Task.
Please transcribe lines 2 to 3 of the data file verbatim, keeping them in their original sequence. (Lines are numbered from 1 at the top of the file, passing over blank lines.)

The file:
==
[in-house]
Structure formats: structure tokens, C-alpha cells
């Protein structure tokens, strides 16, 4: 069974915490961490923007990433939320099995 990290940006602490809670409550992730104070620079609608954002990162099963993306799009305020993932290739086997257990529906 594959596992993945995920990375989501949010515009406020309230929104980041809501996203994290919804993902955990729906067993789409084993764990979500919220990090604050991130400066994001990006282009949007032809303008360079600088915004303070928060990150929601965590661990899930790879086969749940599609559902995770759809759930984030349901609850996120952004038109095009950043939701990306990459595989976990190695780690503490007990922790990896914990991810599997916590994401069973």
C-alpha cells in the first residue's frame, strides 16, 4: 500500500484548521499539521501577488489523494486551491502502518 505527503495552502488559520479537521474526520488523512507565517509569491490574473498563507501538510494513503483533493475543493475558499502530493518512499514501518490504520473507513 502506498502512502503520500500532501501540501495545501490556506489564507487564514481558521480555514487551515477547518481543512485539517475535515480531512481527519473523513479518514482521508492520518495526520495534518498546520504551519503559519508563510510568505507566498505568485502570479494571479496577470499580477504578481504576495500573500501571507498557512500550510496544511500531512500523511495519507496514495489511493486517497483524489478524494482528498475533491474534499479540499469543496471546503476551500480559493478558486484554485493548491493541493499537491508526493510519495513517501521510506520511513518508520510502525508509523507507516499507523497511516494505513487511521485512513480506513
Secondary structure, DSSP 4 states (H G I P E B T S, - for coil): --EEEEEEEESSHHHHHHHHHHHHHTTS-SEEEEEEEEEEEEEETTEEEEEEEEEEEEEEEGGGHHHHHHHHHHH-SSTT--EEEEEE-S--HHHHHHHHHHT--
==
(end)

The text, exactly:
Structure formats: structure tokens, C-alpha cells
């Protein structure tokens, strides 16, 4: 069974915490961490923007990433939320099995 990290940006602490809670409550992730104070620079609608954002990162099963993306799009305020993932290739086997257990529906 594959596992993945995920990375989501949010515009406020309230929104980041809501996203994290919804993902955990729906067993789409084993764990979500919220990090604050991130400066994001990006282009949007032809303008360079600088915004303070928060990150929601965590661990899930790879086969749940599609559902995770759809759930984030349901609850996120952004038109095009950043939701990306990459595989976990190695780690503490007990922790990896914990991810599997916590994401069973």